Internet law basics Privacy Regulatory regime in Canada

“Lawful” Access Shenanigans!

Vic vic vic [sigh]It’s been my dream to use the word “shenanigans” in a blog post for a long time. I really love the word; it’s got such a nice old-timey feel to it. So what would you call a bunch of ISPs, telecom companies, and industry groups getting together with the government in secret before the introduction of Vic Toews’ old friend, Bill C-30, The Catching Sexual Predators / Internet Spying / “Lawful” Access Bill? You are correct, sir. SHENANIGANS.

So Michael Geist (or more likely his army of students) did some yeoman’s work in filing an Access to Information request. They hit the motherload. Let Mr. Geist explain what they found:

in the months leading up to the introduction Bill C-30, Canada’s telecom companies worked actively with government officials to identify key issues and to develop a secret Industry – Government Collaborative Forum on Lawful Access.

Lovely! So in January 2012, a bunch of industry types and government reps sat down for a meeting. All the big boys were there – Rogers, Bell, Vidéotron. After some coffee and delicious muffins (or so I assume, maybe they were danishes), they sat around and figured out how to fuck over their subscribers at the government’s request. Fun! Just so you know they were serious:

representatives have been granted Government of Canada Secret level security clearance and signed non-disclosure agreements

So we’ve got the country’s oligopolisitic media / telecom companies and the government colluding in secret to try to pass legislation no one in the public wants. Just another day at the office.


Kill Bill C-11 Vol. 6: MPs gettin’ bitchy part 2

It looks so civilisedWhile you spend your time today on hold trying to contact your broker to get your hands on some juicy Facebook stock, I’ve got a treat for you! Earlier this week, the Conservatives finally said “enough with this shit” (may not be actual quote), and cut off debate during the report stage on Bill C-11, the Copyright Modernization Act that you are all so sick of by now. With the Bill passing the report stage, it leaves only third reading and a Senate rubber stamp before this baby is law. But to make it fun (?), just like the last time, I’ve slogged through the Parliamentary transcript to pull out some totally out-of-context quotes so we can all laugh / weep at our democracy in action.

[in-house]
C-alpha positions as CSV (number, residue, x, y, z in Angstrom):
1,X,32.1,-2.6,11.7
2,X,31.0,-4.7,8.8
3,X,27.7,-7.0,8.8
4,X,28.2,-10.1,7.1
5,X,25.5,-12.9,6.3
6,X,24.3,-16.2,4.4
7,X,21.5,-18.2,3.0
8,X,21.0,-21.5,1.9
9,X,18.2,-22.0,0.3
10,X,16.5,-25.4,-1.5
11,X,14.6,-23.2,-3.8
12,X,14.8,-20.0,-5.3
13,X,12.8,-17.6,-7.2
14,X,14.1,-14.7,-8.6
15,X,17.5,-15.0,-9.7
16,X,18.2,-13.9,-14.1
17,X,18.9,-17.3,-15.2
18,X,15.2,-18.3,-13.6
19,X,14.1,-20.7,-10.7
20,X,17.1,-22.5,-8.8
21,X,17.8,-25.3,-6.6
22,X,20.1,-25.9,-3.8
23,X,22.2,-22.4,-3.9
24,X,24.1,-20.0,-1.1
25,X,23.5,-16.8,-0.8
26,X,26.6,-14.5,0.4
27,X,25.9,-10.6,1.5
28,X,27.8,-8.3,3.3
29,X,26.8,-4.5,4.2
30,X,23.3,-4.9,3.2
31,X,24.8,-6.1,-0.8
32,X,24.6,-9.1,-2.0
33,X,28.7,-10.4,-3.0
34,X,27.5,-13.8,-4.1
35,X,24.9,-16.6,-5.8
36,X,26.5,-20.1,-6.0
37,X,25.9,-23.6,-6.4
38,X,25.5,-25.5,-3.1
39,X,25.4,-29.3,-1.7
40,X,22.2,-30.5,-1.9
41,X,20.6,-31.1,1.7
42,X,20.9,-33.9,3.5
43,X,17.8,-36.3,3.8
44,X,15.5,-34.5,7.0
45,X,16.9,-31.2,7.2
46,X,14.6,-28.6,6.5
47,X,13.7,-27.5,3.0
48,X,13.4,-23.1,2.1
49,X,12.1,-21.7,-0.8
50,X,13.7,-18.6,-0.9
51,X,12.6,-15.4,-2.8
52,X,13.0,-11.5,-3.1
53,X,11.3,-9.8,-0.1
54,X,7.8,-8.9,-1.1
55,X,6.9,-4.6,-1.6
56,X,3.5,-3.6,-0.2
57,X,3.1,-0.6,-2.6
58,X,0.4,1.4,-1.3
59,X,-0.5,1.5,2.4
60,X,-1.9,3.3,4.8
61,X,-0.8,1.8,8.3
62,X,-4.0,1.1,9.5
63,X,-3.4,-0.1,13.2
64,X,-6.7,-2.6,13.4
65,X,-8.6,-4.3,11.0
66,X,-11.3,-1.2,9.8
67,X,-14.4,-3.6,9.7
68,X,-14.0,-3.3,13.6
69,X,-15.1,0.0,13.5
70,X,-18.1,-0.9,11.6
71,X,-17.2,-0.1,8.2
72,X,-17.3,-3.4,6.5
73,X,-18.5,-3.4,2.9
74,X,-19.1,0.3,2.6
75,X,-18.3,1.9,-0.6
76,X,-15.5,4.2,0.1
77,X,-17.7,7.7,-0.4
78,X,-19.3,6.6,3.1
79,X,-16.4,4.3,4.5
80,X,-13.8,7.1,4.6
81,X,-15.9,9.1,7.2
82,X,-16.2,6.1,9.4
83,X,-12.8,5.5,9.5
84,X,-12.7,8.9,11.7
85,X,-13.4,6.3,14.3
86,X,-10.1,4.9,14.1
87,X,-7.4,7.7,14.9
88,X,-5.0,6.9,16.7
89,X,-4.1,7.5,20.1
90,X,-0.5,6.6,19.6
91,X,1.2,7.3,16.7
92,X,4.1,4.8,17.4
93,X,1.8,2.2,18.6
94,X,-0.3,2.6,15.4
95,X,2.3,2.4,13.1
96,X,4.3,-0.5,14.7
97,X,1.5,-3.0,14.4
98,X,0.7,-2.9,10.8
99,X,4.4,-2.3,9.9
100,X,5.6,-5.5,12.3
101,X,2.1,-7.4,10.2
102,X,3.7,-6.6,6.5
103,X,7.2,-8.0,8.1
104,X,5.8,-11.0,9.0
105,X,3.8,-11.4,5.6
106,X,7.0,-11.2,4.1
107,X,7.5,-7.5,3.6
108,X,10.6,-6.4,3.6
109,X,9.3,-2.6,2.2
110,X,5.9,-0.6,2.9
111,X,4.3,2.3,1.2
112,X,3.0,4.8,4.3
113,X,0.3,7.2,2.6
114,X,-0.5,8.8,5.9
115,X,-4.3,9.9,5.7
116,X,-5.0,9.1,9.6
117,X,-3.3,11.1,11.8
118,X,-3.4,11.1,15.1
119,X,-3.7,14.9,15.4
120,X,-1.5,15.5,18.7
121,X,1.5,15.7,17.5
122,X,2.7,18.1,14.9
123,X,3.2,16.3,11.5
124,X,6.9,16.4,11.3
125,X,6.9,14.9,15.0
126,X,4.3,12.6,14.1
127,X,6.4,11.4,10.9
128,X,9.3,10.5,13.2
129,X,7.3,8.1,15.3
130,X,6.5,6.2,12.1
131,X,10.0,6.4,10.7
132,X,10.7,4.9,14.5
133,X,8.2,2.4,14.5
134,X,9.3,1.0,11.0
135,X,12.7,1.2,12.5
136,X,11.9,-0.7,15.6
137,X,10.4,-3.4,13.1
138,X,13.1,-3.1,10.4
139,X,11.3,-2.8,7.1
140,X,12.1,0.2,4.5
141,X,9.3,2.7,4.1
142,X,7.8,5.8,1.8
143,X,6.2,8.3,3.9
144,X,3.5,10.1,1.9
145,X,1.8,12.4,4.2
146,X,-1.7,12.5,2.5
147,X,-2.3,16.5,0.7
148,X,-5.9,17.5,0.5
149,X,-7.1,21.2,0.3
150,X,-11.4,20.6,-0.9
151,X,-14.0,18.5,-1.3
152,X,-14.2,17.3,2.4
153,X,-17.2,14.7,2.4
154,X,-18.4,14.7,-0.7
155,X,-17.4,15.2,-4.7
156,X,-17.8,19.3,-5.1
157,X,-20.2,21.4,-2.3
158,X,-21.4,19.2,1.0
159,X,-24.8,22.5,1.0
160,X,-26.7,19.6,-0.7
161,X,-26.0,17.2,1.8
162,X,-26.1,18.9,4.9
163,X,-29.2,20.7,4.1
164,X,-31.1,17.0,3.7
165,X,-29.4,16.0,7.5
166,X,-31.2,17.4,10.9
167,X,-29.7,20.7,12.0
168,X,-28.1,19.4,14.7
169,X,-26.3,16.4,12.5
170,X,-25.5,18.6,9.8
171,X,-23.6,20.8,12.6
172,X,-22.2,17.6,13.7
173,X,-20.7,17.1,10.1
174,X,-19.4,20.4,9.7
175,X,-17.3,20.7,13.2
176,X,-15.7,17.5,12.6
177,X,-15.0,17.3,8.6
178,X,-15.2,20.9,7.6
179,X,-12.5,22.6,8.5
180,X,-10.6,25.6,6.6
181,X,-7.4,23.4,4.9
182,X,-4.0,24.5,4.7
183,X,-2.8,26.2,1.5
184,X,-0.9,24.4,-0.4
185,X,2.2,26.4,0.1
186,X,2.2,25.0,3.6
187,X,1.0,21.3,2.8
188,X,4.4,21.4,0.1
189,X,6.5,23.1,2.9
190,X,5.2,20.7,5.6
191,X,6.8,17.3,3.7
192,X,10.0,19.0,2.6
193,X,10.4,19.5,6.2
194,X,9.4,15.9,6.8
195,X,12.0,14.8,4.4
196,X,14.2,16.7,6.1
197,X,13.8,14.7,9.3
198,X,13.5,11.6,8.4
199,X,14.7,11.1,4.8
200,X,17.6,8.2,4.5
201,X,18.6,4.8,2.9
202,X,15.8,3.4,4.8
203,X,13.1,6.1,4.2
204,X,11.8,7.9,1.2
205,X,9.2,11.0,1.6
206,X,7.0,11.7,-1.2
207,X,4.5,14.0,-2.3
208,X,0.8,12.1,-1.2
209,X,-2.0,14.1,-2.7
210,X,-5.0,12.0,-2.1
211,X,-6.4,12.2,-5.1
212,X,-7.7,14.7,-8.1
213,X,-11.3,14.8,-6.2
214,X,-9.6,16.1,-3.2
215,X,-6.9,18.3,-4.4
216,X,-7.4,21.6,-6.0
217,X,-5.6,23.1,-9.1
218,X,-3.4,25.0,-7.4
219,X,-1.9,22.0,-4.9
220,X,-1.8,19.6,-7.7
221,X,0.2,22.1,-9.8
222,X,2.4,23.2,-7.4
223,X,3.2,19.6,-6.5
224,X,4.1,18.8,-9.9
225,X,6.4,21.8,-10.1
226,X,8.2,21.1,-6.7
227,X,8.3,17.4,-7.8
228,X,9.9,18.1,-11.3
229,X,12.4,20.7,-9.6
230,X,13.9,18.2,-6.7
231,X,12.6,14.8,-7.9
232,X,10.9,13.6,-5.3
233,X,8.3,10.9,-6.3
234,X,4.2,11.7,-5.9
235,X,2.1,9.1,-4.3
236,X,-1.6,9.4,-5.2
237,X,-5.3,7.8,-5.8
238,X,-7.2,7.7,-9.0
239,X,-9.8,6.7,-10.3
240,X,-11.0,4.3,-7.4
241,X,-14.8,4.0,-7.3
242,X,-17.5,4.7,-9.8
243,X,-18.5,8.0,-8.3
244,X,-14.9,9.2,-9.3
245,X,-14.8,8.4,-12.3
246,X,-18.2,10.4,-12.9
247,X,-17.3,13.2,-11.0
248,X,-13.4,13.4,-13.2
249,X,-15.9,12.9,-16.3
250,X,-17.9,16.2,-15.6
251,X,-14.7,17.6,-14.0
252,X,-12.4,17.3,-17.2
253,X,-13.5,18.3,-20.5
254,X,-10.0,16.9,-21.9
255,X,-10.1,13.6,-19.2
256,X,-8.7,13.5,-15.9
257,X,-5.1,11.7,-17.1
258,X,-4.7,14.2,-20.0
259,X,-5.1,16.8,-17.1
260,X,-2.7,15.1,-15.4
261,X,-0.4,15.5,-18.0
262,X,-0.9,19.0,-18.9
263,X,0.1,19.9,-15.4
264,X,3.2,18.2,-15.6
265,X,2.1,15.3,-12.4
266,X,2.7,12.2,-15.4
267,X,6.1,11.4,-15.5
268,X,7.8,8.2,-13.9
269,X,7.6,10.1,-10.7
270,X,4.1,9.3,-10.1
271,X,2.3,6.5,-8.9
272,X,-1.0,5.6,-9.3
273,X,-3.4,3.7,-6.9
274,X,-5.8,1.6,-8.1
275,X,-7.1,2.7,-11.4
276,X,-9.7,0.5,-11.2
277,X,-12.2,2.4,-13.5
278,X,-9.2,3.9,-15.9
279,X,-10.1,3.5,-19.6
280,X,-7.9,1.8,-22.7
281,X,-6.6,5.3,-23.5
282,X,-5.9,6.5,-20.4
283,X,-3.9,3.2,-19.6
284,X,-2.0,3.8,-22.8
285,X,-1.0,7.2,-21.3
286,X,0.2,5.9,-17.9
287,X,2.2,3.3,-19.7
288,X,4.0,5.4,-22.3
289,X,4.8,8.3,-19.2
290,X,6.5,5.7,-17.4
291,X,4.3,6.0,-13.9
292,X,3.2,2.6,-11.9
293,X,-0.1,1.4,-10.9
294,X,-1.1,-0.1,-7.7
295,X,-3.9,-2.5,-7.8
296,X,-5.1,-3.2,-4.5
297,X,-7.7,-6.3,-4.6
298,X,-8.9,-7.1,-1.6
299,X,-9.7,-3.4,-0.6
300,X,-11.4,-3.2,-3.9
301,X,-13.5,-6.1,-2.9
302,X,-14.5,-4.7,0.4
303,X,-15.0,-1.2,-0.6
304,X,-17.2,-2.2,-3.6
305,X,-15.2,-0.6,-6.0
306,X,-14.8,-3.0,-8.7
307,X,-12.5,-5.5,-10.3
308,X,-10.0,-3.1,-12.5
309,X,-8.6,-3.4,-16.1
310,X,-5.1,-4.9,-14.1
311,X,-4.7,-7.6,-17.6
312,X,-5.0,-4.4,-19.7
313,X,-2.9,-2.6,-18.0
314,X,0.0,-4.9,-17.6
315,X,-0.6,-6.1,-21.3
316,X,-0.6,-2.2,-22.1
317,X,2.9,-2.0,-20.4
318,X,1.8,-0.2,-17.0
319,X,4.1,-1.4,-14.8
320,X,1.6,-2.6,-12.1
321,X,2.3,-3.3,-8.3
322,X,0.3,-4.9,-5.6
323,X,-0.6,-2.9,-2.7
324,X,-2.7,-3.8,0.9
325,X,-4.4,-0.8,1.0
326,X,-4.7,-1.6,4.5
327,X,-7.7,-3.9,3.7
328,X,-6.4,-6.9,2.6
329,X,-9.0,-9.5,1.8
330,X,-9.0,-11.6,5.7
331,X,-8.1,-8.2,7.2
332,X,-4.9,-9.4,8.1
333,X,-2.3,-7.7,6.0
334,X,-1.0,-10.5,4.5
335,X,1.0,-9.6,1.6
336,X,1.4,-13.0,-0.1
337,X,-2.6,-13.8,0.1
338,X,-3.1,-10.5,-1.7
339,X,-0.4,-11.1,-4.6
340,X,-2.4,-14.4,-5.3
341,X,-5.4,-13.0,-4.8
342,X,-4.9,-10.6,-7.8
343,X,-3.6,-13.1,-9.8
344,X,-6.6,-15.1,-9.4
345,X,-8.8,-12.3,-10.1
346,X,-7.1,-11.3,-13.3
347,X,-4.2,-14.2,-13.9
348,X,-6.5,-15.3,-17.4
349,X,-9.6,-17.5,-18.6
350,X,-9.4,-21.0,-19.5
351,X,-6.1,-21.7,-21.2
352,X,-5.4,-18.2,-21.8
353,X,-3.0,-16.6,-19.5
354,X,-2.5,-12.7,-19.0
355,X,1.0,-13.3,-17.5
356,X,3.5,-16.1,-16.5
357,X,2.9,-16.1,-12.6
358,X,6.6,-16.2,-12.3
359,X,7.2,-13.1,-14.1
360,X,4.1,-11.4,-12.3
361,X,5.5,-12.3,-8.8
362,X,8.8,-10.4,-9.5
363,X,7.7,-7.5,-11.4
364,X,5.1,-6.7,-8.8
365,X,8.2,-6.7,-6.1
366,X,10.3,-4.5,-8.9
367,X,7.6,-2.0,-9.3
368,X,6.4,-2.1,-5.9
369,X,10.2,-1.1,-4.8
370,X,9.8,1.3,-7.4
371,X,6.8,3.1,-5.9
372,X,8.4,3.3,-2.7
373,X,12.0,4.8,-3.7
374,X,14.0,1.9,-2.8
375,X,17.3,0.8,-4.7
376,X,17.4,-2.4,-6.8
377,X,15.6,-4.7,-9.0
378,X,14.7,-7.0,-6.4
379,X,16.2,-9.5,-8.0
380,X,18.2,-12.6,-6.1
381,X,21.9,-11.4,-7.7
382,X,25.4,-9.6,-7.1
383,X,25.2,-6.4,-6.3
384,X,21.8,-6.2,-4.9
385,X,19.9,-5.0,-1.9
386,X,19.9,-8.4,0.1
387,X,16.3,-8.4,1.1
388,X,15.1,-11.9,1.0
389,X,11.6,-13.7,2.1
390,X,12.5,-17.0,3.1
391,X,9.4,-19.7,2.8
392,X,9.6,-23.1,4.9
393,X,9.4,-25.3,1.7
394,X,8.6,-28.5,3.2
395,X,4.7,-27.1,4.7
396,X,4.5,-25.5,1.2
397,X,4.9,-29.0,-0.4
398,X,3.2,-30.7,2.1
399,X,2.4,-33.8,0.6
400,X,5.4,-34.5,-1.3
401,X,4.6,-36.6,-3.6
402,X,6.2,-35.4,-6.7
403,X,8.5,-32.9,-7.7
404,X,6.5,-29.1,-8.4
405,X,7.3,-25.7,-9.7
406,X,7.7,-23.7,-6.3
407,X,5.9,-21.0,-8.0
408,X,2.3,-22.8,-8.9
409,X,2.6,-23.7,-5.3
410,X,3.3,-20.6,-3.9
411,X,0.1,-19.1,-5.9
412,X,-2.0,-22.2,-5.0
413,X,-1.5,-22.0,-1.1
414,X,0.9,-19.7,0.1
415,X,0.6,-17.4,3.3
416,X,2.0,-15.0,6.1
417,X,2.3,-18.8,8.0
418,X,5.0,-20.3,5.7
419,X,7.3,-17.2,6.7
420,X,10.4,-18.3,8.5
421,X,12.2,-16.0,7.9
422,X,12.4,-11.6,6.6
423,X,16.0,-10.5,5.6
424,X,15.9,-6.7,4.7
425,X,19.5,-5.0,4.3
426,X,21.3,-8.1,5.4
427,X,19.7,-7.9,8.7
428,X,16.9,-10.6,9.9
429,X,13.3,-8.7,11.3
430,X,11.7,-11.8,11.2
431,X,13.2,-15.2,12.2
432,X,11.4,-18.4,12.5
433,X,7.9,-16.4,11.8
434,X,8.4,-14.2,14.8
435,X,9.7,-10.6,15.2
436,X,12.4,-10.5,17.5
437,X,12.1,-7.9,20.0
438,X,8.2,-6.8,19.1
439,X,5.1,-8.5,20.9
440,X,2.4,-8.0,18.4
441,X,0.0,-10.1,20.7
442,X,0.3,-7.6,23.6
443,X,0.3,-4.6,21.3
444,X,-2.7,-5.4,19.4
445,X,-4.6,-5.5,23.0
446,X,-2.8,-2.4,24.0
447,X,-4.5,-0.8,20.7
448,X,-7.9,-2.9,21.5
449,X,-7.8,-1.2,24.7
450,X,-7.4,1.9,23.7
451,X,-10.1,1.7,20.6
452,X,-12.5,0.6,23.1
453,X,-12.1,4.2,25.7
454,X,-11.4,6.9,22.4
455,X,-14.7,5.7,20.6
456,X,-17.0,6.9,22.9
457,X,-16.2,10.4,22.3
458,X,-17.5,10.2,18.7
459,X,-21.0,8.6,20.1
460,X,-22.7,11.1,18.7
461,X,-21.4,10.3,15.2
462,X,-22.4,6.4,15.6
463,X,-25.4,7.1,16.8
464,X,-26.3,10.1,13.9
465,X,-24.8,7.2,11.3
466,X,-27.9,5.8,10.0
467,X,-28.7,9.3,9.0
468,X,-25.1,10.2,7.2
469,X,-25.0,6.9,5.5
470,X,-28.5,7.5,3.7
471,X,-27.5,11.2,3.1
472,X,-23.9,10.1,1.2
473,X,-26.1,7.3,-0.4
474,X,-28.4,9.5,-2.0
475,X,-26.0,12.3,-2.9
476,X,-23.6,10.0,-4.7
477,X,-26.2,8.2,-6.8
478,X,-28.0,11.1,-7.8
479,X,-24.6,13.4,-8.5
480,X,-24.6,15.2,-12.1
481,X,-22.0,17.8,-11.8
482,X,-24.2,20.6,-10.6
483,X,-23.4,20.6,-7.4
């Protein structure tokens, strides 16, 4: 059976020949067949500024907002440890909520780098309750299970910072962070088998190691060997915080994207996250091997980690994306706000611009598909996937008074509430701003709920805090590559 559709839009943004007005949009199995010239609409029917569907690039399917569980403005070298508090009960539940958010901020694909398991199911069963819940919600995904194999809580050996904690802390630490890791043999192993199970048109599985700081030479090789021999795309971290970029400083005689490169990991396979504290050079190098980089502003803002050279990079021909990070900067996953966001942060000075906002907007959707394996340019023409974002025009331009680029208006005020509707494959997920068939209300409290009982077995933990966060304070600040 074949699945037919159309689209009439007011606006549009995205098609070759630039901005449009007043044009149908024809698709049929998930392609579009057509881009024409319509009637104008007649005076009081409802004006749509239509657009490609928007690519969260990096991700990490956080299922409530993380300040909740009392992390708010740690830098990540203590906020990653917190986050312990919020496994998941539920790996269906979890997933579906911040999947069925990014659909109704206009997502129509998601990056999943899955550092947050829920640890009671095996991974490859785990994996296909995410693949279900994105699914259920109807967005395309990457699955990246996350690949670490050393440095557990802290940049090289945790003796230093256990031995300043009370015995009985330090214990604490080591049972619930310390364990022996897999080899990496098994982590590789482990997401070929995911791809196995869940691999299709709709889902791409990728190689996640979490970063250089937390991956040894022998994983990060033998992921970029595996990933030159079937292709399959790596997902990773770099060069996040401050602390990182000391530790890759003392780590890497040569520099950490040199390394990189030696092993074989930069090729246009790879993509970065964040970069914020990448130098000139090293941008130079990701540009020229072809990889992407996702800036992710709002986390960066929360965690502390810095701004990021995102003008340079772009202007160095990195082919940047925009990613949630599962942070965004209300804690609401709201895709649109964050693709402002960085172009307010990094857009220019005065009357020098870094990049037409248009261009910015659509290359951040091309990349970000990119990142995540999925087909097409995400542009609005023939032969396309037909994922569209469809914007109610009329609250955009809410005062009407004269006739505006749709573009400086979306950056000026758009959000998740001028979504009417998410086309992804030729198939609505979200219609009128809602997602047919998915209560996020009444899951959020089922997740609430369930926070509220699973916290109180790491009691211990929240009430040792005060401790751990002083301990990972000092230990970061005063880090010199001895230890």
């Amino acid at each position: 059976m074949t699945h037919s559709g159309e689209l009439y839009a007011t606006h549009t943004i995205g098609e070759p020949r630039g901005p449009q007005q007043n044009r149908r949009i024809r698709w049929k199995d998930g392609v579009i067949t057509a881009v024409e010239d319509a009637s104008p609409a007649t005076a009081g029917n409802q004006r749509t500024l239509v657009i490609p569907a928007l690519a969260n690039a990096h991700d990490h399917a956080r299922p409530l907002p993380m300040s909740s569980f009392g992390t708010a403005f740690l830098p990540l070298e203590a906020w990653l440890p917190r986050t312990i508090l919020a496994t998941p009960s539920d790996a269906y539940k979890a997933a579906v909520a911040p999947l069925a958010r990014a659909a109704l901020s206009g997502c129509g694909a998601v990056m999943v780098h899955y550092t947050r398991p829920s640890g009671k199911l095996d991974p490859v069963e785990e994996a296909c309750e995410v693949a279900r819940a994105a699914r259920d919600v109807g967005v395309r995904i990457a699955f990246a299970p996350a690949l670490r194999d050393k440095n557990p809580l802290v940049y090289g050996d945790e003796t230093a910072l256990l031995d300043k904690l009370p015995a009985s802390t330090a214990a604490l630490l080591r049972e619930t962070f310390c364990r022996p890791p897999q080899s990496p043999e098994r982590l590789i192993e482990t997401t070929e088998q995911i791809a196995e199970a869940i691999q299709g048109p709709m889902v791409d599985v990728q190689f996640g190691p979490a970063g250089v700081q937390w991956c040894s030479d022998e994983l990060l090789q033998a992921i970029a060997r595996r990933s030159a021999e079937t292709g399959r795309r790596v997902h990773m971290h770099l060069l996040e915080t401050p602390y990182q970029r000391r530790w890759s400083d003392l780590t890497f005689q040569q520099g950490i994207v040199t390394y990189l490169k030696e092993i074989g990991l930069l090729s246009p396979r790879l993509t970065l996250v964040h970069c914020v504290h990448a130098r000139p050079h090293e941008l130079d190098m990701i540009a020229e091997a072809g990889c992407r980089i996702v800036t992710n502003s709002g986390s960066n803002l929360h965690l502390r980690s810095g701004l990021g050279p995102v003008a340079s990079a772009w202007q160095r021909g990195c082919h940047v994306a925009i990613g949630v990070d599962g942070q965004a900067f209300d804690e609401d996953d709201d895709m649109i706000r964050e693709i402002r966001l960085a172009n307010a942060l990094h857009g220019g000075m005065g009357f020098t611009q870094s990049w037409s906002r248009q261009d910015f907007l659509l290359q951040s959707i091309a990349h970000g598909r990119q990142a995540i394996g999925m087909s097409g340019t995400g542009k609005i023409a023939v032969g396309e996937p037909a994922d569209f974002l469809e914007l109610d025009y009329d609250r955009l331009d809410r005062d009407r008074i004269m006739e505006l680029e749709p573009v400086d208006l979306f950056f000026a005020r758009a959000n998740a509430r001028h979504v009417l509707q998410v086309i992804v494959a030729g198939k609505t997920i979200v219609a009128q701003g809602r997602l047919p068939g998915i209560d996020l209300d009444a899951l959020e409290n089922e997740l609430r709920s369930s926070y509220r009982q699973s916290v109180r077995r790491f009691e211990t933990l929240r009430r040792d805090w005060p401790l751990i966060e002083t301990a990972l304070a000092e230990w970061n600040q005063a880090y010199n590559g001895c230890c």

The Courts

Can you say “my Prof sucks” on Facebook?

I really really dislike timelineA nice little case popped out of the Alberta Court of Appeal on Wednesday of this week. A couple of dudes at the University of Calgary were none too happy with a prof of theirs and took to Facebook to express their displeasure. The University was not pleased. Four years later, we’ve got a resolution. So can you say what you want on Facebook? Let’s find out.

Copyright The Courts

Aussie Aussie Aussie, Oi Oi Oi

Guy in suit for the win!Ten days ago, there was a internet law case decided in Australia. Boy am I timely! But this case is HUGELY important, and as I am finally recovered from 4/20, I need to inform my three blog readers of what this case is all about. How can an Australian case be important in Canada? All will be explained in due course, dear reader, hopefully without any Vegemite jokes (well I guess one).